Every fifteen minutes an African elephant is killed for its tusks, all so a select number of the world’s wealthy can eat with ivory chopsticks or place an ivory carving on display to tout social status. At current rates, it is estimated African elephants could go extinct in the wild by the end of the next decade. There has been encouraging progress to protect elephants worldwide recently, with the U.S. maintaining the ban on the import of ivory and other animal remains from trophy hunts, Zimbabwe banning the live export of elephants, and China, where the demand for ivory is the highest, finally enstating the ivory ban this year after shutting down ivory carving facilities last year. And now there is another monumental victory in this realm — Hong Kong has banned the sale of ivory!
The proposed plan will ban local ivory trading by 2021 and include stiffer fines and penalties for those who break the law.
Most countries in the world have not participated in the ivory trade since 1990, when CITES (Convention on International Trade in Endangered Species of Wild Fauna and Flora) banned the trade, however, a handful of countries, particularly in Asia, held on to the archaic trade. Hong Kong officially only allowed for the sale of ivory objects made before 1975, but this loophole gave room for smugglers and traders to claim newly-poached ivory was old, essentially making the rule pointless. A phenomenon that runs rampant in the U.S. as well.
Hong Kong is the world’s leading retail center for ivory sales, with buyers regularly visiting from mainland China. Now those caught selling ivory and endangered species will face a $1.3 million fine (twice the previous amount) and up to ten years imprisonment, compared to two years before. In 2017, authorities seized the largest smuggling of ivory — 7.2 tonnes — in Hong Kong, so this new law is absolutely necessary to prevent elephants from going extinct.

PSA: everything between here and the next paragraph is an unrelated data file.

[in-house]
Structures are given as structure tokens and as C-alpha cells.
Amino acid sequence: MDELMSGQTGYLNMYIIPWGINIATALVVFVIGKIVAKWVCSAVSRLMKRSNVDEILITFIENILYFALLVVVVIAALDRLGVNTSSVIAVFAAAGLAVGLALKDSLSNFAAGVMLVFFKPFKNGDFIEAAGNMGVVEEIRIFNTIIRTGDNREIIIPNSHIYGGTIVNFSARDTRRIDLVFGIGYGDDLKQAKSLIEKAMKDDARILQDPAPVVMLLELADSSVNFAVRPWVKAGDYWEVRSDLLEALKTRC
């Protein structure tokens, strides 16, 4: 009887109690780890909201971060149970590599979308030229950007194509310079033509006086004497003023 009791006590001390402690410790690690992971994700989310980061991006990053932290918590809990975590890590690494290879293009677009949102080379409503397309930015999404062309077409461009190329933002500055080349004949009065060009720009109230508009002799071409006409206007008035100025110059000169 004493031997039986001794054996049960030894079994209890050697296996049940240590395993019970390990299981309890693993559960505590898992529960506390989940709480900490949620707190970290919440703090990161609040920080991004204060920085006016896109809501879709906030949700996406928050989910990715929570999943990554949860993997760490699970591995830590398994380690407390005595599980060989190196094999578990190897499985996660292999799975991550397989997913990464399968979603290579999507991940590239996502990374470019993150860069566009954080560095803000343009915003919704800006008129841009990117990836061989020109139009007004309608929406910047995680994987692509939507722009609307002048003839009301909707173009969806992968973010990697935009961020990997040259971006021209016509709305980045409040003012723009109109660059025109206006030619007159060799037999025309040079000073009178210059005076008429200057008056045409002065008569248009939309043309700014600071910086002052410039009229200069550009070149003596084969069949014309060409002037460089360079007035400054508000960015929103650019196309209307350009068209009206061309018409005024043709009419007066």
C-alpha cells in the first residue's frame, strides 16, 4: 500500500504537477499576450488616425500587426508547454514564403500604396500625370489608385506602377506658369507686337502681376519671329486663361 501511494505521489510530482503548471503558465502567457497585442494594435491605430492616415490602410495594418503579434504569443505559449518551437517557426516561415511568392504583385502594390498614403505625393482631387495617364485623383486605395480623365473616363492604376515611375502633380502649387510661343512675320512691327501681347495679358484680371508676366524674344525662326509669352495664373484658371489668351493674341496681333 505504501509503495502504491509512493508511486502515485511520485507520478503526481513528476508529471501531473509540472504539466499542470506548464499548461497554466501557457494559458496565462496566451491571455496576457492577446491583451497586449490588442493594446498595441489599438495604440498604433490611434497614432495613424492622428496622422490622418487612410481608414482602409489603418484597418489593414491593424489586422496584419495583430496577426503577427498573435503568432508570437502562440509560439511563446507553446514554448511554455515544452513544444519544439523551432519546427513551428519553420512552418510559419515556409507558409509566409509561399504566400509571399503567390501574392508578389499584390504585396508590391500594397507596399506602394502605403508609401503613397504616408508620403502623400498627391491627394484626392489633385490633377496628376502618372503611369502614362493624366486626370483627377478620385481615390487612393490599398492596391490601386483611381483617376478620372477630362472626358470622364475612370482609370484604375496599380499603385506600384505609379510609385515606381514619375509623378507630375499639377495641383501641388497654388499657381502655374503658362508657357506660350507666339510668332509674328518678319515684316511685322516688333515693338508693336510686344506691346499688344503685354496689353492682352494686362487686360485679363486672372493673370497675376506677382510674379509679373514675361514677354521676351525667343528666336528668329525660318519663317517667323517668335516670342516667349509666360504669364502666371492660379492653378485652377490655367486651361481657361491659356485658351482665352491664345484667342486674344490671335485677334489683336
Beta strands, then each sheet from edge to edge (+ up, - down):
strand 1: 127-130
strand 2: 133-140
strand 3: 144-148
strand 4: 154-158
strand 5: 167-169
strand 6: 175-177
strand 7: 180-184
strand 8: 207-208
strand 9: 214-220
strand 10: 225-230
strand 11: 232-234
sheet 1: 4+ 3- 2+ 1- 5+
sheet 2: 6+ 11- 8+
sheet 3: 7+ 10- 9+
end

Cheryl Lo of the World Wildlife Fund (WWF) stated, “A ban on ivory sales with heavier penalties in Hong Kong shows a clear commitment towards the future of African elephants. This will help reverse the trend of elephant poaching and illegal ivory trafficking.”
On top of the conservation issues at hand, the ivory trade also risks the lives of rangers who devote themselves to protecting elephants and other threatened and endangered species. It is estimated a ranger is killed by poachers in the line of duty every three days, leaving grieving families behind. Shutting down trade in the ivory hub of the world will hopefully decrease the rate of ranger deaths as well.
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Image Source: Pixabay